Developed economies have dominated global FDI flows in the past, with outsourcing of labor-intensive production from high-wage industrialized countries (like Germany) to low-wage developing countries (like China). No longer. Since the global financial crisis, this pattern has started to shift, with China emerging as a major global investor. The textile and electronic industry are classic examples.
China Turns the Tables
It is not an exaggeration to say that China has undergone a comet-like rise as a foreign investor in recent years. Developed countries, such as Germany, have become a focus of Chinese investment.
Chinese FDI in Germany have increased considerably in the past five years: In 2013, only 911 million USD of Chinese FDI flowed into Germany. In 2017, however, Germany was the main target country for Chinese direct FDI in the EU and the seventh largest recipient of Chinese FDI worldwide – 3 times of the amount of 2013. Germany however only accounted for USD 2.7 billion or 1.7 percent of China’s global FDI outflows.
In the course of this development, Chinese M&A transactions in Germany have also increased sharply. According to our research, there were at least 47 Chinese M&A transactions in Germany in 2017. For comparison: the consulting firm EY reports a total of 25 Chinese M & A transactions in Germany, i.e. roughly half, in 2013. High-profile transactions include Daimler, Kuka or Deutsche Bank.
In connection with this growing interest, there is also rising concern in Germany that China is systematically buying up German key technologies in order to promote its own development. Heated debates on this issue are ongoing – not only in Germany and other EU countries but also and even the more heated in the United States.
Chinese Investment in Europe Targets Foreign High-tech Firms.
To get a better understanding of Chinese investment in Germany, we examined 175 Chinese M&A transactions in Germany between 2014 and 2017 in our recently published study. Our analysis shows that 112 and thus almost two thirds of these investments (64 percent) take place in the 10 key sectors in which China aims to achieve a globally leading role by 2025. These include, for example, cars with alternative driving technology, bio-medicine and robotics. These sectors are defined in the industrial policy strategy “Made in China 2025” (MIC 2025) announced by the Chinese government in 2015. The aim of the strategy is to turn China into one of the world’s leading industrial and technological locations.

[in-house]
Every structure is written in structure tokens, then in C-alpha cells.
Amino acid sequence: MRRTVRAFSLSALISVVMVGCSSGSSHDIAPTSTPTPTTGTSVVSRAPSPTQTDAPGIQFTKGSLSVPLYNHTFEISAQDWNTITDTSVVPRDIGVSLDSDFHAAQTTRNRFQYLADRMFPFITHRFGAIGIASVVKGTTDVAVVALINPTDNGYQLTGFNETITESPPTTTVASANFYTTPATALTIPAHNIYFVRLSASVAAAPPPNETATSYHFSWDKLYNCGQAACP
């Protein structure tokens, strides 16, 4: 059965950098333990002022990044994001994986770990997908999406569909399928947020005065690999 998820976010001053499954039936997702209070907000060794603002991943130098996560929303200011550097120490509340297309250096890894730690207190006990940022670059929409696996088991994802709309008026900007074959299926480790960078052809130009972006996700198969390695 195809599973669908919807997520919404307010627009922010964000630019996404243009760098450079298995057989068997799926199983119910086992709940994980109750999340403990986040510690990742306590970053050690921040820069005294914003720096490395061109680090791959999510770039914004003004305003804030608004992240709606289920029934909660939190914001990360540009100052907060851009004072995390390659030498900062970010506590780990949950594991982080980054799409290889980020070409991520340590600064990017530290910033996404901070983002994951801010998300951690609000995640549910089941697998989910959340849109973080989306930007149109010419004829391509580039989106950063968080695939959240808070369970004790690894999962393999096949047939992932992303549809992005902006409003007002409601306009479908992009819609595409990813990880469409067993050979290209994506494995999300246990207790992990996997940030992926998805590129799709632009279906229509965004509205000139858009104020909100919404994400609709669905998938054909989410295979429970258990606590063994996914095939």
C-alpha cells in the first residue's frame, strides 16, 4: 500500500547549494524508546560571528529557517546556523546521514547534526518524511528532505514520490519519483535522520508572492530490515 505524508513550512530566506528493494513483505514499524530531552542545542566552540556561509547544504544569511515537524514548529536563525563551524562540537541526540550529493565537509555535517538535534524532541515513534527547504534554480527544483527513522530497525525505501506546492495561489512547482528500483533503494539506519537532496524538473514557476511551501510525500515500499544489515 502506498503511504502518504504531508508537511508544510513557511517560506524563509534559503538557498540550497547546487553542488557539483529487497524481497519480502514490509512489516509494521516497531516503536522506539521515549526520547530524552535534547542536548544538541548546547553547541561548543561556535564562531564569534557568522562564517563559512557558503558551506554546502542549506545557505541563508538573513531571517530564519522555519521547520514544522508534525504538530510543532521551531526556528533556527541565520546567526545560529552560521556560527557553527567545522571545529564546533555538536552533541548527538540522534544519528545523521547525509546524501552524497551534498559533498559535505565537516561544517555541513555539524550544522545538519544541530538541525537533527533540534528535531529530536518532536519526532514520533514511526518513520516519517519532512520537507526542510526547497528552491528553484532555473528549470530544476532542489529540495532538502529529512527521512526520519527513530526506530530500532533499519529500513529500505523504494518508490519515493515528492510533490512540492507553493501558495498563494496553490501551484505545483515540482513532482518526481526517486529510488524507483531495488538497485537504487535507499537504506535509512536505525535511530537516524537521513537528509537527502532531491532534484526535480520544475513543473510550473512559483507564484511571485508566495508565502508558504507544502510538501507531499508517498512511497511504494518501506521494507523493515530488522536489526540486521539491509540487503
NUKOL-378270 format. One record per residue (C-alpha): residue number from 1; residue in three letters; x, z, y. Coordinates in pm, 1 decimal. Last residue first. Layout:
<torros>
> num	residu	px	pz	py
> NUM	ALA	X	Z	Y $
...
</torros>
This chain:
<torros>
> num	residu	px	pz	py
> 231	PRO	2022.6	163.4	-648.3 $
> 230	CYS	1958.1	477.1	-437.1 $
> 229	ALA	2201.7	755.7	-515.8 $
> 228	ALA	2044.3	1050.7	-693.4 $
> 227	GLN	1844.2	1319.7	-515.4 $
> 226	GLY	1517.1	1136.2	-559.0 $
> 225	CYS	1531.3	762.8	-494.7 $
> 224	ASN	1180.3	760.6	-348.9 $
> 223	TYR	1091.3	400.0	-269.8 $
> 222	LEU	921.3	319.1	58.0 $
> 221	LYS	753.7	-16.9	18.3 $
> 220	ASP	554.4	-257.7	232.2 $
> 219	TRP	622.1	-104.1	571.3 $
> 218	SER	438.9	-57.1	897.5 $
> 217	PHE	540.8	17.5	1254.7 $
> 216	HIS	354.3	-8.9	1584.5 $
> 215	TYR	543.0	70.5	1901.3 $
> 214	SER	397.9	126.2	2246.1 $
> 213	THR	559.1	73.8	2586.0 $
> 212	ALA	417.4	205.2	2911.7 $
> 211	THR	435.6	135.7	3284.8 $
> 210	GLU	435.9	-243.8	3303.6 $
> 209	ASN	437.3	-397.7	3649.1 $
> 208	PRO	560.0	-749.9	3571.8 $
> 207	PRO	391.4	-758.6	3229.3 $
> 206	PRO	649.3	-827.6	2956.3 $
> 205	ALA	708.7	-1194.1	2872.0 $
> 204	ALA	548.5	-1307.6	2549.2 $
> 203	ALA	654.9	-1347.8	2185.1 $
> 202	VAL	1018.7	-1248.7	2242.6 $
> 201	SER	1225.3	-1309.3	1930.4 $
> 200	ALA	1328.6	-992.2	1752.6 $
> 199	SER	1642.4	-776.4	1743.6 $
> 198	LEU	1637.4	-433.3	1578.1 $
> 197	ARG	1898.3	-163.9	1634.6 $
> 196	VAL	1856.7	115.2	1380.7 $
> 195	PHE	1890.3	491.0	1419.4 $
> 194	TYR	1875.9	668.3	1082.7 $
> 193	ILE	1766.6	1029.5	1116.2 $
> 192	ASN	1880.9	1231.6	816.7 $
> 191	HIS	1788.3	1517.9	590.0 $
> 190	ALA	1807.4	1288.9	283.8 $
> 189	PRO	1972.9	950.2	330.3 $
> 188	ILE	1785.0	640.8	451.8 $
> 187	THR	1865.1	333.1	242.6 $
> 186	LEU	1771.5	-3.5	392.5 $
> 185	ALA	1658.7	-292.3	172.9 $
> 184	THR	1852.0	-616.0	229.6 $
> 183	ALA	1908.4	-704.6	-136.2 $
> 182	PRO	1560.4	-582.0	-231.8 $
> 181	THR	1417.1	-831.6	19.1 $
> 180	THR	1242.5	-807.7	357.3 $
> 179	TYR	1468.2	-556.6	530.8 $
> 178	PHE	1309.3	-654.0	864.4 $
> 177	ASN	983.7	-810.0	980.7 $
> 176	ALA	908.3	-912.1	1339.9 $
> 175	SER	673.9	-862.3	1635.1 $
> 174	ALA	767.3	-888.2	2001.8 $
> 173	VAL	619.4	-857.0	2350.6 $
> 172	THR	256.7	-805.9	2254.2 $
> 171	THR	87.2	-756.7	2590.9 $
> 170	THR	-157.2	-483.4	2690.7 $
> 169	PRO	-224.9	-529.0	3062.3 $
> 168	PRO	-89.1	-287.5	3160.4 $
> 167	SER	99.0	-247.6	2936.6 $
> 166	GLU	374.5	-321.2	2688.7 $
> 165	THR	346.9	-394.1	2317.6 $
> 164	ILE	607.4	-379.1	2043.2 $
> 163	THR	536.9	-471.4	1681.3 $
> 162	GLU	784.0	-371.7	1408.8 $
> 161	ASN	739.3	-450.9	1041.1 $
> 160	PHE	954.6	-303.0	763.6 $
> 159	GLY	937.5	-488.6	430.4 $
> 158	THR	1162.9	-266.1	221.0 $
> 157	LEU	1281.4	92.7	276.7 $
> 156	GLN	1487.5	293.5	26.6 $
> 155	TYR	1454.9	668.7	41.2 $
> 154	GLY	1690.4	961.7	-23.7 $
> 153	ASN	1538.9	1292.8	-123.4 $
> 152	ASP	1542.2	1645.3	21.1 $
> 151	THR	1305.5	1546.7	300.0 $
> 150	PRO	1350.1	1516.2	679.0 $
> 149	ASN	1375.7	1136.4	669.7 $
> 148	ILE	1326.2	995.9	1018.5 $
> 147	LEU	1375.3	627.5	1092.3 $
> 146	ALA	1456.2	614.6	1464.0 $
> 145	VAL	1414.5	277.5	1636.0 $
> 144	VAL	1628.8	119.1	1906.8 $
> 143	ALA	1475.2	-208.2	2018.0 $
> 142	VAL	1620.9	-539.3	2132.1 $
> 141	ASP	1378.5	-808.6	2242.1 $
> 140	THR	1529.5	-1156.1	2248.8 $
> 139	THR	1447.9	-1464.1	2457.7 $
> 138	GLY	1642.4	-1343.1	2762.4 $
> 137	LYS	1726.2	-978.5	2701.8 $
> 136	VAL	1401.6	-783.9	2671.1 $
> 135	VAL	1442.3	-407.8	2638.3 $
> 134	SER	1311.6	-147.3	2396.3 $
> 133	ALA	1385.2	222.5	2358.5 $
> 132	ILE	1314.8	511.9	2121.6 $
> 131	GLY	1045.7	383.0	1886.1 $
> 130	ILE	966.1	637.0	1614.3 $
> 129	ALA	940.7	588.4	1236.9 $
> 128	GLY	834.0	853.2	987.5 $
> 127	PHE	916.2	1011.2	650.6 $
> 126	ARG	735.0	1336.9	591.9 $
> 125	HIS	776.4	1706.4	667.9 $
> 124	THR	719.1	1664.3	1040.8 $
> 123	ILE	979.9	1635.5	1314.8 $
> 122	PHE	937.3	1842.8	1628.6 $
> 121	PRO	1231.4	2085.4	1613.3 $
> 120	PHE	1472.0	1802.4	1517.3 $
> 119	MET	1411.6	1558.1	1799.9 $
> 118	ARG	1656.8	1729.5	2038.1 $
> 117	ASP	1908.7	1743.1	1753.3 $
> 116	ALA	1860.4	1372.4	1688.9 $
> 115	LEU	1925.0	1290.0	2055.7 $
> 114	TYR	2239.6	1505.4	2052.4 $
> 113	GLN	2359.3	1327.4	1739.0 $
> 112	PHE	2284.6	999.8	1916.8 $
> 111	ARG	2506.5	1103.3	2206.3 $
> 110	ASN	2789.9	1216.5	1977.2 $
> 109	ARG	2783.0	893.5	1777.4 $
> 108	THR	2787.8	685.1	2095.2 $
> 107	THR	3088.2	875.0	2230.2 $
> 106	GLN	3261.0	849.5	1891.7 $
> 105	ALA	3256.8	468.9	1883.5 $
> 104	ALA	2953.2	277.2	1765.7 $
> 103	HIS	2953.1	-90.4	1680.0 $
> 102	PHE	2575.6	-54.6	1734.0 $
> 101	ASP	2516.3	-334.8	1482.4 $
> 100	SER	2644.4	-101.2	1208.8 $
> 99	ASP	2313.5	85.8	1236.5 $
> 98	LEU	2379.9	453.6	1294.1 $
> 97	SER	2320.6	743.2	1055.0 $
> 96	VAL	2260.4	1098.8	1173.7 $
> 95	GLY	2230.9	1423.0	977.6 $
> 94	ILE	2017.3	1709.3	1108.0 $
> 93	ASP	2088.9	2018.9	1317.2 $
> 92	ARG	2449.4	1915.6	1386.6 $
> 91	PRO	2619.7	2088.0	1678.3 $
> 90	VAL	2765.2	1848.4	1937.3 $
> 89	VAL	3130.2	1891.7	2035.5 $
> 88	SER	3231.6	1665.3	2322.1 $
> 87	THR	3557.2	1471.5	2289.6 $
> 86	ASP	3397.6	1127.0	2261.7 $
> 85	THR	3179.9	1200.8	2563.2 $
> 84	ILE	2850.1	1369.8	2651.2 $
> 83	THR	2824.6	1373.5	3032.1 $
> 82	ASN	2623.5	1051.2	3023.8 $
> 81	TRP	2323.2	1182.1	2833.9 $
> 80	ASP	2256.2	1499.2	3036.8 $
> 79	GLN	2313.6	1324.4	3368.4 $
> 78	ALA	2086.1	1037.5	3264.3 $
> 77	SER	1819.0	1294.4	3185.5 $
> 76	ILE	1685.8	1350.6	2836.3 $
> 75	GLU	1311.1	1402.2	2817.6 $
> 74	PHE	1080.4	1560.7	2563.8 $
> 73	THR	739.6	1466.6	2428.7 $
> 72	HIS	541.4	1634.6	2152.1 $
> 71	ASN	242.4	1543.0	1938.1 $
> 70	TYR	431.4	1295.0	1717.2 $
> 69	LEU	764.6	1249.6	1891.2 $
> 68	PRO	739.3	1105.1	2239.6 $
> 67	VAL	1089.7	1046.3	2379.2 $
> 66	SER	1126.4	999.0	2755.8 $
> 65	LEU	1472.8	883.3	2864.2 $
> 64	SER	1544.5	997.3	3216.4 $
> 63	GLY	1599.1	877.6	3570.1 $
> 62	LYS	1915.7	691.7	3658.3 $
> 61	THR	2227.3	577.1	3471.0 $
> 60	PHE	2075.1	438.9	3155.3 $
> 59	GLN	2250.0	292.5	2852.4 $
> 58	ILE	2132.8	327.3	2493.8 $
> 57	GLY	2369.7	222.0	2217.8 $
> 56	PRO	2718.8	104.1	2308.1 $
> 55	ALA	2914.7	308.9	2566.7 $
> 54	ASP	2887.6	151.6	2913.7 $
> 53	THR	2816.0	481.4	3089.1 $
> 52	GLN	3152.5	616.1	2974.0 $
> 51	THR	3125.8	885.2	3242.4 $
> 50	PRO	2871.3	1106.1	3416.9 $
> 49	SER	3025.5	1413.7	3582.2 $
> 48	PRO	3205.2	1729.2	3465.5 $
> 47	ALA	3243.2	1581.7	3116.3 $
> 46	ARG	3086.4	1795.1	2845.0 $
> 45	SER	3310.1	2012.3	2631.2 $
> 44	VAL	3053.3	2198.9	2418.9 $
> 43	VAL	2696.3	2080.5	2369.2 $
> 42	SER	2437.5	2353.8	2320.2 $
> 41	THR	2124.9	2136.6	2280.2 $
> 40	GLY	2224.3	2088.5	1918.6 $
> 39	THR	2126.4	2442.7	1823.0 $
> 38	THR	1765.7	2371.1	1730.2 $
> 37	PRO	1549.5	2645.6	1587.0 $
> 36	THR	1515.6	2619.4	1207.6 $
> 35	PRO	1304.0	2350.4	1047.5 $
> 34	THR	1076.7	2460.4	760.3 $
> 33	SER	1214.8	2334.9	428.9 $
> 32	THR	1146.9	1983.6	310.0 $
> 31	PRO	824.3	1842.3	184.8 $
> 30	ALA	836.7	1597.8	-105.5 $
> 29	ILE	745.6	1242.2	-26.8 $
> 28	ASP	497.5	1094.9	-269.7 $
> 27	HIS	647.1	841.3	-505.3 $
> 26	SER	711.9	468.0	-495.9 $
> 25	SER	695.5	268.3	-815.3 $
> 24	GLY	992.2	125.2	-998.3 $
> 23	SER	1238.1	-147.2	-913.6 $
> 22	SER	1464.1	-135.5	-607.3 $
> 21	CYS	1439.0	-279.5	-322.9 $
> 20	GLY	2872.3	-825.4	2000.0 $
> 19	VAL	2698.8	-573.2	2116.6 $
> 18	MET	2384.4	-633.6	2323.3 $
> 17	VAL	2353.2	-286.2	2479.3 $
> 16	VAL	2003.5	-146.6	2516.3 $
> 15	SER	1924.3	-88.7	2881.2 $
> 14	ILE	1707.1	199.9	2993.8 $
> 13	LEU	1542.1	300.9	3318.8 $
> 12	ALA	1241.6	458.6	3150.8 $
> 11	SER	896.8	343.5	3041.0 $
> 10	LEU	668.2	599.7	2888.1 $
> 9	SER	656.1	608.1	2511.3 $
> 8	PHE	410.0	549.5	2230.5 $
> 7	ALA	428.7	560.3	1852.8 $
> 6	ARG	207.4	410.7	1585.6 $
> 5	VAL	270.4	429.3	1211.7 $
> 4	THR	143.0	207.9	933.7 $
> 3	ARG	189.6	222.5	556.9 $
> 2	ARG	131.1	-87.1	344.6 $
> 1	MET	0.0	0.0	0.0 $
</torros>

Is it Politics or Industrial Policy Driving China’s Investment Strategy?
It is important to emphasize, though, that only because Chinese M&A transactions fit this industrial policy strategy, there is no evidence as to whether these transactions are actually politically motivated. Many Chinese companies, like companies from other countries, are now pursuing their own internationalization strategy. They are looking for access to sales markets, technologies and qualified employees abroad. From the perspective of economic history, it is frequently observed that companies expand abroad when their competitiveness and financial strength have reached a certain level, certain production factors on their home market are no longer available in sufficient quality or quantity, or the market is saturated.
Hand-Wringing Aside What Options do Germany (and other EU countries) have?
For Germany and the EU, it is important to take a prudent approach to future investments from China and other DCs: Currently, the fear of technological sell-offs dominates the public debate. But foreign direct investment usually brings in fresh capital and creates jobs in the host economy. In addition, Chinese investors have so far shown a long-term interest in their M&A targets and in some cases even issued location guarantees.
At the same time, Germany and the EU should demand reciprocity and speak with one voice to economic powers such as China. If state influence distorts competition or discriminates against companies, Europeans should intervene with one voice. While the EU and Germany grant foreign investors free market access, China still deliberately protects key industries from foreign investors. Even 17 years after China’s accession to the World Trade Organization, there is no equal footing in mutual economic relations.
An important step towards achieving more reciprocity would certainly be the conclusion of the bilateral investment agreement between the EU and China, which has been under negotiation since 2014. In times of increasing global protectionism, both China and the EU are more dependent than ever on reliable partnerships. It should therefore be in both sides’ interests to actively promote the maintenance of an international rules-based economic order. Increasing FDI from DCs will be an integral part of this order.
If you enjoy reading this post you may also be interested in our post: Is China Systematically Buying Up German Key Technologies?